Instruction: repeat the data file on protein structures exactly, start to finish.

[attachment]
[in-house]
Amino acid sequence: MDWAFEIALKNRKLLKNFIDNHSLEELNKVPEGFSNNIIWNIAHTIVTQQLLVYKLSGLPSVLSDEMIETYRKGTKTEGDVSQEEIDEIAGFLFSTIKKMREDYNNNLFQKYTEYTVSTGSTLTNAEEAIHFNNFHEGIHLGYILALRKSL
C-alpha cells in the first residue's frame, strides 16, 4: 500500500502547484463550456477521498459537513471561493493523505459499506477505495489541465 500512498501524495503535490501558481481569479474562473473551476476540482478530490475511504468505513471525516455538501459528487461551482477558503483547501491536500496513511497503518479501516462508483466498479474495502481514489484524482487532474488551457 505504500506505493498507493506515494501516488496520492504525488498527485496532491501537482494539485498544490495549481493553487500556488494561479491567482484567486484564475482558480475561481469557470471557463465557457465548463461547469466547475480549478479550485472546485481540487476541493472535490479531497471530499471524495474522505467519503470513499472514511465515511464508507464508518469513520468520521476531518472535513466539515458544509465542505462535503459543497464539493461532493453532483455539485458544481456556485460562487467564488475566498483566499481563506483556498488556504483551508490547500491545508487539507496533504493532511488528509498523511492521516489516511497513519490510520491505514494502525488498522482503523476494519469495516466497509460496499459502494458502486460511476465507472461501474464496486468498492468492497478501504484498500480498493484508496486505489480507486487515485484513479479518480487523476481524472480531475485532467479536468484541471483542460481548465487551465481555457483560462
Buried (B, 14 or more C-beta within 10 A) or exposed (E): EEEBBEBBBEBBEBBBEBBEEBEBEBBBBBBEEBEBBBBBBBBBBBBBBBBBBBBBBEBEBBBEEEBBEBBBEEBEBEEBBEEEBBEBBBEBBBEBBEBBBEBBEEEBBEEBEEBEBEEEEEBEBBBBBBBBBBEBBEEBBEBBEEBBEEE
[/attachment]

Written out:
[in-house]
Amino acid sequence: MDWAFEIALKNRKLLKNFIDNHSLEELNKVPEGFSNNIIWNIAHTIVTQQLLVYKLSGLPSVLSDEMIETYRKGTKTEGDVSQEEIDEIAGFLFSTIKKMREDYNNNLFQKYTEYTVSTGSTLTNAEEAIHFNNFHEGIHLGYILALRKSL
C-alpha cells in the first residue's frame, strides 16, 4: 500500500502547484463550456477521498459537513471561493493523505459499506477505495489541465 500512498501524495503535490501558481481569479474562473473551476476540482478530490475511504468505513471525516455538501459528487461551482477558503483547501491536500496513511497503518479501516462508483466498479474495502481514489484524482487532474488551457 505504500506505493498507493506515494501516488496520492504525488498527485496532491501537482494539485498544490495549481493553487500556488494561479491567482484567486484564475482558480475561481469557470471557463465557457465548463461547469466547475480549478479550485472546485481540487476541493472535490479531497471530499471524495474522505467519503470513499472514511465515511464508507464508518469513520468520521476531518472535513466539515458544509465542505462535503459543497464539493461532493453532483455539485458544481456556485460562487467564488475566498483566499481563506483556498488556504483551508490547500491545508487539507496533504493532511488528509498523511492521516489516511497513519490510520491505514494502525488498522482503523476494519469495516466497509460496499459502494458502486460511476465507472461501474464496486468498492468492497478501504484498500480498493484508496486505489480507486487515485484513479479518480487523476481524472480531475485532467479536468484541471483542460481548465487551465481555457483560462
Buried (B, 14 or more C-beta within 10 A) or exposed (E): EEEBBEBBBEBBEBBBEBBEEBEBEBBBBBBEEBEBBBBBBBBBBBBBBBBBBBBBBEBEBBBEEEBBEBBBEEBEBEEBBEEEBBEBBBEBBBEBBEBBBEBBEEEBBEEBEEBEBEEEEEBEBBBBBBBBBBEBBEEBBEBBEEBBEEE